28th September 2009
Research shows that horses see better at night than we do.
Dr Evelyn Hanggi and Dr Jerry Ingersoll, of the Equine Research Foundation in California, conducted a stud to see if horses could distinguish simple geometrical shapes under low light conditions.
Firstly, they trained the horses to choose between two shapes – a circle and a triangle. If the horse chose the correct shape, by touching it with its nose, it received a reward. Two horses were trained to choose the circle and two the triangle.
If a horse could not differentiate between the shapes, it would be expected to choose the correct card 50 per cent of the time purely by chance.
“In reality, chance is higher still, given the number of trials run and the significance level” Dr Hanggi explains.
“For a run of 20 trials, horses could still respond by chance at 75 per cent, given an alpha of 0.01. For alpha equal to 1.05, chance would occur at 65 per cent.”
So, to be sure that horses’ response was not down to chance, the researchers set a target of 80 per cent correct tests before the would conclude that the horse could distinguish the shapes.
Once the horses were rained, the next step was to test if they could still distinguish the shapes under dimly lit conditions.
The lighting was controlled to give conditions ranging from the equivalent of twilight to a dark moonless night in a dense forest.
Hanggi and Ingersoll noticed during early training that it took the horses some time to adapt to dark conditions. When the lights were dimmed quickly, the horses tended to bump into objects or stand still. So they were allowed to stand in the dark for at least 15 minutes before the start of each test.
The result showed that horses were able to see down to very low light levels. They could differentiate between to two shapes in almost complete darkness – something that the human experimenters were unable to do. Only in conditions similar to a dense forest with minimal visible sky did the horses lose the ability to distinguish the shapes.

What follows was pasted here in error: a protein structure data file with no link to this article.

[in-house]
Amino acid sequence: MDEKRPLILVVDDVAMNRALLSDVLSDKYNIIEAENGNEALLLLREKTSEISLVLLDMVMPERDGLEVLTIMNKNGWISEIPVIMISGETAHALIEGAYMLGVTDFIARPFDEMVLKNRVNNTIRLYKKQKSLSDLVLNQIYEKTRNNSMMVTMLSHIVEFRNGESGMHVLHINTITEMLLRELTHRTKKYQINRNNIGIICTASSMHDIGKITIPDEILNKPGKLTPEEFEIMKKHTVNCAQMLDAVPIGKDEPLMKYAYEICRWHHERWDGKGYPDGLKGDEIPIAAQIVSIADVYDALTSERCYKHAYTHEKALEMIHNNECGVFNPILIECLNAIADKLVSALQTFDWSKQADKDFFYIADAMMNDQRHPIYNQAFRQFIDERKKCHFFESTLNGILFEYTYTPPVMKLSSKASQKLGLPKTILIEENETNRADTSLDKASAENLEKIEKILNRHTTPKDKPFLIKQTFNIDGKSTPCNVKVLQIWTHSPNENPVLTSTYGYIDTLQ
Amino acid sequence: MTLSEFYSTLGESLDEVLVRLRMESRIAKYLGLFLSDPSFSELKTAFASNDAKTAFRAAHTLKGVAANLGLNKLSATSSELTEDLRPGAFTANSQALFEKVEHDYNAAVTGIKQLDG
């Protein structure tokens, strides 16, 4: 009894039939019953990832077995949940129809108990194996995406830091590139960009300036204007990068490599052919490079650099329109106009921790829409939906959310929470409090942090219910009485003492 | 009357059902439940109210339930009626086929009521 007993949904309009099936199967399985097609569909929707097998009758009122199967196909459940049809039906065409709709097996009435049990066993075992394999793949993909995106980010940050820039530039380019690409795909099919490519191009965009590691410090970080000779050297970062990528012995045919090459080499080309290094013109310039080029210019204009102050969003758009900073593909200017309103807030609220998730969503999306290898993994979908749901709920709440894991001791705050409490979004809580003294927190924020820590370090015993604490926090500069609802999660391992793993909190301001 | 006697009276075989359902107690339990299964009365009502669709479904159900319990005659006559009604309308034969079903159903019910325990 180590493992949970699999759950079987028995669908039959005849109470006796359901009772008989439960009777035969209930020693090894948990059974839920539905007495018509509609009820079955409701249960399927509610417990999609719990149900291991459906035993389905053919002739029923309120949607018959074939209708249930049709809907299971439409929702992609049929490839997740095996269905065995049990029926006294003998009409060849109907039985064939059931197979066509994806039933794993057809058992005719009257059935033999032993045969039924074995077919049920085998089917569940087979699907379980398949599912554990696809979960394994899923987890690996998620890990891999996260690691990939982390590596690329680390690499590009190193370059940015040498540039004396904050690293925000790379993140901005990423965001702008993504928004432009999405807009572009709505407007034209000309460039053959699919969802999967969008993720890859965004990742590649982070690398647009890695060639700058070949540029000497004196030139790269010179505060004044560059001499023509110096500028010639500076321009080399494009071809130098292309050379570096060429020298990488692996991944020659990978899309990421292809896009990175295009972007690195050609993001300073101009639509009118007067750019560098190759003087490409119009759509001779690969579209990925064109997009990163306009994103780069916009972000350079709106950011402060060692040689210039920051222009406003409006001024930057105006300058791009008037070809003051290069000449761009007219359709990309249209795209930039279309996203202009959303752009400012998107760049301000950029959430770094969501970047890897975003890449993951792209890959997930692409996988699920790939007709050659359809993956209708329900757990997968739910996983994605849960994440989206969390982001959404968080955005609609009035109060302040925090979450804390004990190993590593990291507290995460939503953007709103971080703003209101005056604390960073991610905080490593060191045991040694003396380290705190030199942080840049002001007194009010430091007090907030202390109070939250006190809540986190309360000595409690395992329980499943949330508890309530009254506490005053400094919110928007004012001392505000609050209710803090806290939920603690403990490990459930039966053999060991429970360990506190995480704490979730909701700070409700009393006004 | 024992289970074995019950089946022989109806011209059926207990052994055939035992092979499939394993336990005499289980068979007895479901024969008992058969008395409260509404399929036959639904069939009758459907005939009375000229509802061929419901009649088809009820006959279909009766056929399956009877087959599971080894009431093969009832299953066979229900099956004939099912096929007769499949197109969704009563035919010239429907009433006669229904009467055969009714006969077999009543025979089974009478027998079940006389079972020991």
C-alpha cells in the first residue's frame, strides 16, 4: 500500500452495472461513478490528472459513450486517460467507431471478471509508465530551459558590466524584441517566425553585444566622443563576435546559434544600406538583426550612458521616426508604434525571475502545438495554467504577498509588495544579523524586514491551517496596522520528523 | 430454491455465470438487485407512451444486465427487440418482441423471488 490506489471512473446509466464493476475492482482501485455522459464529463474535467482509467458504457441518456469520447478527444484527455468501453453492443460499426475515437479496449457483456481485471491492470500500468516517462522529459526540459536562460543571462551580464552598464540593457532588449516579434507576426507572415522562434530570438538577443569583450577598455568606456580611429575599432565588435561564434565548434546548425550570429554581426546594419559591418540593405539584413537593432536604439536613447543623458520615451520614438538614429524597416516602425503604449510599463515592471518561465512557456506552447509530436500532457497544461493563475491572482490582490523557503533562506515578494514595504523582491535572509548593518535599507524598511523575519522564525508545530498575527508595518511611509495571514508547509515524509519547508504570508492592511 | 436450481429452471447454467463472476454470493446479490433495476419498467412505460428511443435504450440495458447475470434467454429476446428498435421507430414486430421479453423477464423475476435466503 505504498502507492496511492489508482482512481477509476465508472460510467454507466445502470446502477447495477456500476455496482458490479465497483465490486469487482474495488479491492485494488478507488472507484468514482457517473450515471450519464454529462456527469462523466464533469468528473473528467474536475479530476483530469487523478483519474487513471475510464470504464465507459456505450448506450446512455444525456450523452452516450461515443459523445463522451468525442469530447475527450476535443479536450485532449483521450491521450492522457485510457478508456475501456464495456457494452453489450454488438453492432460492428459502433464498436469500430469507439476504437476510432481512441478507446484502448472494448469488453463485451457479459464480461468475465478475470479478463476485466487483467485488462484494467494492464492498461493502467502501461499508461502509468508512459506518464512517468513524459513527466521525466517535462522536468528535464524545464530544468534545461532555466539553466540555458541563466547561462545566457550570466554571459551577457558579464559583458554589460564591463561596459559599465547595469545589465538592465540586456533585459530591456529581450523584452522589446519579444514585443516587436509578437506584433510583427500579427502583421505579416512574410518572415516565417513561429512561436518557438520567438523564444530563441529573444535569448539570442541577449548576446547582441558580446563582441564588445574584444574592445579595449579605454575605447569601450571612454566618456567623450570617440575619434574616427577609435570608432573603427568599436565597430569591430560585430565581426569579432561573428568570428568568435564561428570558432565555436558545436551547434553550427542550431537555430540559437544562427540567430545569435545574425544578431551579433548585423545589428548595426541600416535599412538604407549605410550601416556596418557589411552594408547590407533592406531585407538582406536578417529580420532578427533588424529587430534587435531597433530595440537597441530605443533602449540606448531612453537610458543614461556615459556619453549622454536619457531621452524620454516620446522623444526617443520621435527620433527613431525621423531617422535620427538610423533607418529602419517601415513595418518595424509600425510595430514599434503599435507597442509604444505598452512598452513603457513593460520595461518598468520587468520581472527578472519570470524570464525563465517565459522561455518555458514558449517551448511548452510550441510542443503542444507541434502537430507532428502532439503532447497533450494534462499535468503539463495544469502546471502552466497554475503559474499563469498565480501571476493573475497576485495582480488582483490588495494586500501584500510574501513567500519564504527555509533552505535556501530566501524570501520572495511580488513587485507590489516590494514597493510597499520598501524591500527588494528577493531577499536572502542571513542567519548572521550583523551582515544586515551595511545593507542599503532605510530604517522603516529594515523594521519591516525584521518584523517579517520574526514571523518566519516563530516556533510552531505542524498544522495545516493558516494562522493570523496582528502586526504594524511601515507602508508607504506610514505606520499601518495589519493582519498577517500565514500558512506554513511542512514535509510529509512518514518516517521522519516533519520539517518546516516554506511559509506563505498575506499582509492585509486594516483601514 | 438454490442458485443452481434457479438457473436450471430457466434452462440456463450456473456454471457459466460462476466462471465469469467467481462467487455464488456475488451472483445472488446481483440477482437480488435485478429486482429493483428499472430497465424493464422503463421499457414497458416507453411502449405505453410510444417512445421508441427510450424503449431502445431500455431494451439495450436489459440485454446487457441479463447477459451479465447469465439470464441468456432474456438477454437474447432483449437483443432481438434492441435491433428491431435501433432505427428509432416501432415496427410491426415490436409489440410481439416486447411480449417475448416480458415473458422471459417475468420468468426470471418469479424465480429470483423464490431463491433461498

In even darker conditions they could still navigate their way to and from the start point of the test – even when it was so dark that the light meter was off the scale.
It should come as no surprise that horses see better at night than we do. Indeed, Dr Hanggi points out that wild mustangs are able to run over rough terrain, dodging sagebrush, rocks hills and gullies, their way illuminated only by the starts.
The horses eye is well suited for seeing in the dark, Rods, the light-sensitive cells that are responsive in dim light, outnumber the colour-sensitive cones by about 9:1.
The eye also has a reflective layer, the tapetum lucidum, which reflects light back through the retina increasing the light available to the light responsive cells. While increasing the sensitivity to dim light, the tapetum lucidum also reduces discrimination ability in some species due to light scattering.
Dr Hanggi adds, “Our research not only provided scientific evidence that horses see very well in the dark (which many horse people already know), it also showed that they can discriminate individual objects in very low light conditions (which most people didn’t know).”
For more details see:
Stimulus discrimination by horses under scotopic conditions.
EB Hanggi, JF Ingersoll
Behavioural Processes. (2009) 82, 45-50. et feature